Asia-Pacific Financial Information Conference: Asia-Pacific Firms Target Data Cost Controls

Oliver Rose, Societe Generale; Mark Bands, ANZ; Jeremy Green, Standard Chartered; Miguel Ortega, Deutsche Securities Japan

Though financial markets in Asia-Pacific have outperformed other geographies in recent years, data managers in the region are increasingly turning their attention to reducing the cost of the data services their firms consume, according to panelists at last week’s Asia-Pacific Financial Information Conference.

“The biggest change we’ve seen in the last few years has gone from growing revenue to maintaining our expenses line,” said Jeremy Green, global head of market data at Standard Chartered. “Every year we look at budgets, focus on expenses… and find that if we can present context around how people are using data, we can usually reduce costs by 5 to 10 percent without doing anything major.”

Mark Bands, head of global customer reference data at ANZ Institutional Bank, agreed that simple steps can yield results. “When you set up an organization within a firm to monitor usage, it’s amazing what you can find by looking at what data you have, what you need, and what you can do without,” he said.

Green added that Standard Chartered has achieved some degree of success by marrying its supply management and demand management functions, providing a clear picture of where the firm has growth and where it can reduce services—but that however a firm organizes its data function, a key element is to have a group-wide view of all contracts supporting its data needs.

However, a lack of competition among niche regional vendors can make it hard to substitute services for cheaper alternatives, said Miguel Ortega, market data engineer at Deutsche Securities Japan. “Asia is a little different from the rest of the world, because we have different needs. There are some local vendors with data that only they have—so it is difficult to look elsewhere to meet our clients’ needs,” he said.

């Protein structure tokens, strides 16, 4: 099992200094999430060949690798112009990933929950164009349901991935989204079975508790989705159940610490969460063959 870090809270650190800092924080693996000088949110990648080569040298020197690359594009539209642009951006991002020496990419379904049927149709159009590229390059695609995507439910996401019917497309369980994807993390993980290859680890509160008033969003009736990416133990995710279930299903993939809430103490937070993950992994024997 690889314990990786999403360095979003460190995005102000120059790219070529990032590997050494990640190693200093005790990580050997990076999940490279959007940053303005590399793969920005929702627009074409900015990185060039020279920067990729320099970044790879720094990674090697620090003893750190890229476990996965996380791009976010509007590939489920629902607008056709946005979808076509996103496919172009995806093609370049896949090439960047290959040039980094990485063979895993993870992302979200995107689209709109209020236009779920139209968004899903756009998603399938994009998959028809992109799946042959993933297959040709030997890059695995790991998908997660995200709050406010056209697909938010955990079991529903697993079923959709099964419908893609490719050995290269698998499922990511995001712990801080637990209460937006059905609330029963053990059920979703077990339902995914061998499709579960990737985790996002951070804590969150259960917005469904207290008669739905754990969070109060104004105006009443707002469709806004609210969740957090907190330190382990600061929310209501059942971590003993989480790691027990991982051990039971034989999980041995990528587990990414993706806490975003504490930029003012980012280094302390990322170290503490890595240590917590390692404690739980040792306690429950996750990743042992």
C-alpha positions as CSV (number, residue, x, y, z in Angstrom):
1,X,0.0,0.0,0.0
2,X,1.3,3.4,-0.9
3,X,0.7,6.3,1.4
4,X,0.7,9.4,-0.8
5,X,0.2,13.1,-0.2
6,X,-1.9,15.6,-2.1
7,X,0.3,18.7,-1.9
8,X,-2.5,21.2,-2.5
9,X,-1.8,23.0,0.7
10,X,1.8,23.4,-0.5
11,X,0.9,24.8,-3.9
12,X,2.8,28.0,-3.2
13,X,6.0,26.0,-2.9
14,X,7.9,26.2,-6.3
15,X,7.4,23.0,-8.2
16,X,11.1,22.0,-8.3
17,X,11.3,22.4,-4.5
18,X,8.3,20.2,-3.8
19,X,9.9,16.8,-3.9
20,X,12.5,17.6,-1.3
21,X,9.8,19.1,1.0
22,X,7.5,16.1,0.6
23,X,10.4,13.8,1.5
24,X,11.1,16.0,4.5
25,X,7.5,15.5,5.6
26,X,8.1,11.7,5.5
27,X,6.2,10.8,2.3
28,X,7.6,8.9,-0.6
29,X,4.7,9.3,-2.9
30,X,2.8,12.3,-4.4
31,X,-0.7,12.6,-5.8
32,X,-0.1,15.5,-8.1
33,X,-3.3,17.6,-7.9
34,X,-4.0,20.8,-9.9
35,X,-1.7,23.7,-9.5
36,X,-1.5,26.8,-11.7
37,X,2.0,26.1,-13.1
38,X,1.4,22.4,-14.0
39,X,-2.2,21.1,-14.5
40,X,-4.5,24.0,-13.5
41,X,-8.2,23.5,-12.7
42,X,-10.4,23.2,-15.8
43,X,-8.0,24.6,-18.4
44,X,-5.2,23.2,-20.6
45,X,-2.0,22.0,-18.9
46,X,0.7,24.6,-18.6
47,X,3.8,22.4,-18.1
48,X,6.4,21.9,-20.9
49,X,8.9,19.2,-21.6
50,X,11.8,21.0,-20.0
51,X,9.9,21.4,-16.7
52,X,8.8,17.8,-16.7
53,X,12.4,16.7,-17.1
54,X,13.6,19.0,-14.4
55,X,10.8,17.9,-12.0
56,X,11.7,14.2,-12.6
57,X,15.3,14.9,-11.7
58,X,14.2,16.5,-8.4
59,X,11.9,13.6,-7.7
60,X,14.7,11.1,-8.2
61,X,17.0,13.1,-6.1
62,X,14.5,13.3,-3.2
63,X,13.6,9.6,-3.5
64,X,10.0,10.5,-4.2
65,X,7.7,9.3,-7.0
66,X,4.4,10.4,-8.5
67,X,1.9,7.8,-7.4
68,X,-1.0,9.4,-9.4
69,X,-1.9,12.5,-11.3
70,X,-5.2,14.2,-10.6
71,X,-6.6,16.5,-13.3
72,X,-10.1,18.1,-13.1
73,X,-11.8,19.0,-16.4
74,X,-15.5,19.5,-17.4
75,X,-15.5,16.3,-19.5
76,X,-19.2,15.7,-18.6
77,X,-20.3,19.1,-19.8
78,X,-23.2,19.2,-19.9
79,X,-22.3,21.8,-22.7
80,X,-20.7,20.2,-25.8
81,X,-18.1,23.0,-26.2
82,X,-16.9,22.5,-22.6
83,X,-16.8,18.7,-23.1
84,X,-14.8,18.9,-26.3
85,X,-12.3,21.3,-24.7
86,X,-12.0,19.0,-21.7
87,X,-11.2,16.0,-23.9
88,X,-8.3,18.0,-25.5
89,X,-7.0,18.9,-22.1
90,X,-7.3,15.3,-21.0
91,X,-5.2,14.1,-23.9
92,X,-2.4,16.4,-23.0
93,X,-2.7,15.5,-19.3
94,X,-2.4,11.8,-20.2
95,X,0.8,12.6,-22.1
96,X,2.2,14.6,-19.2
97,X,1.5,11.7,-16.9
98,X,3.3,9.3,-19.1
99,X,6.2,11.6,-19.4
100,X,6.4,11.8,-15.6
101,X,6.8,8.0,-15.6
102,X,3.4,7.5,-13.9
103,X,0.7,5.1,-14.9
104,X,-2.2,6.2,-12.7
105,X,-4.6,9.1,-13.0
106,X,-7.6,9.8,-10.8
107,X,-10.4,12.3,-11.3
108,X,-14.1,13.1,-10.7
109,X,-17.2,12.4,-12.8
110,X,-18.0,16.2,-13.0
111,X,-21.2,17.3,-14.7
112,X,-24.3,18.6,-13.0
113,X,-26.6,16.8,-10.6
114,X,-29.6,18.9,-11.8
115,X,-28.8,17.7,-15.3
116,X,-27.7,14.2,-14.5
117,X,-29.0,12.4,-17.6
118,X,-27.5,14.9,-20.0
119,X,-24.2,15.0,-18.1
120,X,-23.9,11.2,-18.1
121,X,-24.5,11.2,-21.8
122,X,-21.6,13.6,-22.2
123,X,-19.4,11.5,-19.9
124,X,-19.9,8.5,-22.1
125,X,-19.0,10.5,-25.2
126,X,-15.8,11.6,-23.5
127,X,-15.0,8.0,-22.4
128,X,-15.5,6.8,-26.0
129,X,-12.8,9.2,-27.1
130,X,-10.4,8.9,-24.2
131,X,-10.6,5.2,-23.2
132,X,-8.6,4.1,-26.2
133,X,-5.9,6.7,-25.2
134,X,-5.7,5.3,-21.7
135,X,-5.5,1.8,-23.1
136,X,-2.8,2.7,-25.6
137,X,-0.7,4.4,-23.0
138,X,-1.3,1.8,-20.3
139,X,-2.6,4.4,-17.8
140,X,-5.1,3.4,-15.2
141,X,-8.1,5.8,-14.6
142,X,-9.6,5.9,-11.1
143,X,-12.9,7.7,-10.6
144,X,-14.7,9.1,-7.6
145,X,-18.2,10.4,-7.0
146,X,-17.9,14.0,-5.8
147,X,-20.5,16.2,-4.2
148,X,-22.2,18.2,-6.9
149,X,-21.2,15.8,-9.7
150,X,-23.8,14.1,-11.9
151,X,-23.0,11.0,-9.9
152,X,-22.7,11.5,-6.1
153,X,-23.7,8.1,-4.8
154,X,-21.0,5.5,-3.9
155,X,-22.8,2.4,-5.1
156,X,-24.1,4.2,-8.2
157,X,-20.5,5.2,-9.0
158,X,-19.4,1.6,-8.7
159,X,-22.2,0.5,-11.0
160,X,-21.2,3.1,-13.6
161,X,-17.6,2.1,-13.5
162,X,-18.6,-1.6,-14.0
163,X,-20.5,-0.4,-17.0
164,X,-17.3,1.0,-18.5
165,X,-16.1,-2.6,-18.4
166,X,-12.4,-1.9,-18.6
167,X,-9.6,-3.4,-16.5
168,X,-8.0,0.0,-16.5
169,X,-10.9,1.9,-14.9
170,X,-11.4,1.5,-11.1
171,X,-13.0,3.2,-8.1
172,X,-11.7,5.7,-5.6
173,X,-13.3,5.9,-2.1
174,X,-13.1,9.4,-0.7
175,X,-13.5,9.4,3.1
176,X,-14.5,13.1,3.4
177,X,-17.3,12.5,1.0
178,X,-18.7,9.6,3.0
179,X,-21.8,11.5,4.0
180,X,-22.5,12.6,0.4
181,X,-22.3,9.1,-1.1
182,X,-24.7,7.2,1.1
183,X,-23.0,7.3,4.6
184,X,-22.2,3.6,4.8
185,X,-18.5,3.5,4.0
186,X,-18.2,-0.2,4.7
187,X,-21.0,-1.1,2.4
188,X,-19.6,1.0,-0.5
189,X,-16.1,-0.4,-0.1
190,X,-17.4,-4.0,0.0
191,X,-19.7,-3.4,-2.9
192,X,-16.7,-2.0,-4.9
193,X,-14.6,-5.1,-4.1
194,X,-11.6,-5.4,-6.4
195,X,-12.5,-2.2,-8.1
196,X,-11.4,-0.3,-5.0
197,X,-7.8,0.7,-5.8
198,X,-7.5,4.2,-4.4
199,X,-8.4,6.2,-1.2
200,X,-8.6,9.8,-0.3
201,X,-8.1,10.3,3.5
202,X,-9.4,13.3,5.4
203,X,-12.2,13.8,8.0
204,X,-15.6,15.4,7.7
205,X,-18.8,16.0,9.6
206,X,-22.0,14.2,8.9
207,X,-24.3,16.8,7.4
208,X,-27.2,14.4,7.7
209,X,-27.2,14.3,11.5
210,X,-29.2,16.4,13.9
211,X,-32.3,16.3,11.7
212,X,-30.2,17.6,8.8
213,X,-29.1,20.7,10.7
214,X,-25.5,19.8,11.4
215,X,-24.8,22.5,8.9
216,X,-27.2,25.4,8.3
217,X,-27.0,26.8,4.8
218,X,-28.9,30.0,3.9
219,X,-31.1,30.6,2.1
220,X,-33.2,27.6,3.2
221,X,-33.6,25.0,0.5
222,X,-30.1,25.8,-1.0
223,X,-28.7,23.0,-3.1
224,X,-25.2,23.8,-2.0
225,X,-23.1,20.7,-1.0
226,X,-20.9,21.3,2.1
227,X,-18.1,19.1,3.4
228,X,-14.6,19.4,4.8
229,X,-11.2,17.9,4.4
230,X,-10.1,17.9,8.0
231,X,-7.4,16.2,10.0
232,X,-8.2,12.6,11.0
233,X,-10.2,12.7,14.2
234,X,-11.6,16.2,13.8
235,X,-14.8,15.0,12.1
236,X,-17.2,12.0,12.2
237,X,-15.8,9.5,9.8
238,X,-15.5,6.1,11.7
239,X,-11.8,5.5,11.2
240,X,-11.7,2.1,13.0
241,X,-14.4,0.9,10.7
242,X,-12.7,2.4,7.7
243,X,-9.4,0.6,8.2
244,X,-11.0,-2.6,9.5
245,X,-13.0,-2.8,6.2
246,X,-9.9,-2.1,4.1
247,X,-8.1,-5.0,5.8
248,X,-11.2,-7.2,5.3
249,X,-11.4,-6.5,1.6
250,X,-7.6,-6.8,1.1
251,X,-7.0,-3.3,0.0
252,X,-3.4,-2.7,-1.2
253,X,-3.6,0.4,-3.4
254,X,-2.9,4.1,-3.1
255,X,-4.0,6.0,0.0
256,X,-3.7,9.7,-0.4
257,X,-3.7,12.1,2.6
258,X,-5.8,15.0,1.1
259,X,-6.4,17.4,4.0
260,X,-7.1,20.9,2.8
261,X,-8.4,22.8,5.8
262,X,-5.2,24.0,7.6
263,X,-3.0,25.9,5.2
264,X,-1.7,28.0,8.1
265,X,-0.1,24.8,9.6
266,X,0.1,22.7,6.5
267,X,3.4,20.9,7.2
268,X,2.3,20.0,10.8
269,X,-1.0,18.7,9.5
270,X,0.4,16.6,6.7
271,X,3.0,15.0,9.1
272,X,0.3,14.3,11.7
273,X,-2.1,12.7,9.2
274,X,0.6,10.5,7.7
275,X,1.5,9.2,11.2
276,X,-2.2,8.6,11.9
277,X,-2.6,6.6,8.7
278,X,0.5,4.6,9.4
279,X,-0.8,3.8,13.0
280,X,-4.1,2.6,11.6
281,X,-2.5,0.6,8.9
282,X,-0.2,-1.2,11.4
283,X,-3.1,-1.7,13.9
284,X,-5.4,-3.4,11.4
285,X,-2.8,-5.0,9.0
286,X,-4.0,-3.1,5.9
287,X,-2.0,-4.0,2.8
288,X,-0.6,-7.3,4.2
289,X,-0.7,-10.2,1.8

An alternative to focusing only on reducing spend is to lobby for more budget by demonstrating where cuts cost money, such as charges as a result of incorrect settlement instructions. “Yes, we’re being asked to do more with less budget, but part of our job is to point out the costs of bad data,” Bands said.

However, any cost control efforts must be ongoing and sustainable, such as monitoring usage, reviewing services, and having end-users self-certify their usage, and should include evaluating what additional value vendors are willing to provide to keep costs low, Ortega said.

Only users who have a paid subscription or are part of a corporate subscription are able to print or copy content.

To access these options, along with all other subscription benefits, please contact or view our subscription options here:

You are currently unable to copy this content. Please contact to find out more.

The Cusip lawsuit: A love story

With possibly three years before the semblance of a verdict is reached in the ongoing class action lawsuit against Cusip Global Services and its affiliates, Reb wonders what exactly is so captivating about the ordeal.

You need to sign in to use this feature. If you don’t have a WatersTechnology account, please register for a trial.

Sign in
You are currently on corporate access.

To use this feature you will need an individual account. If you have one already please sign in.

Sign in.

Alternatively you can request an individual account here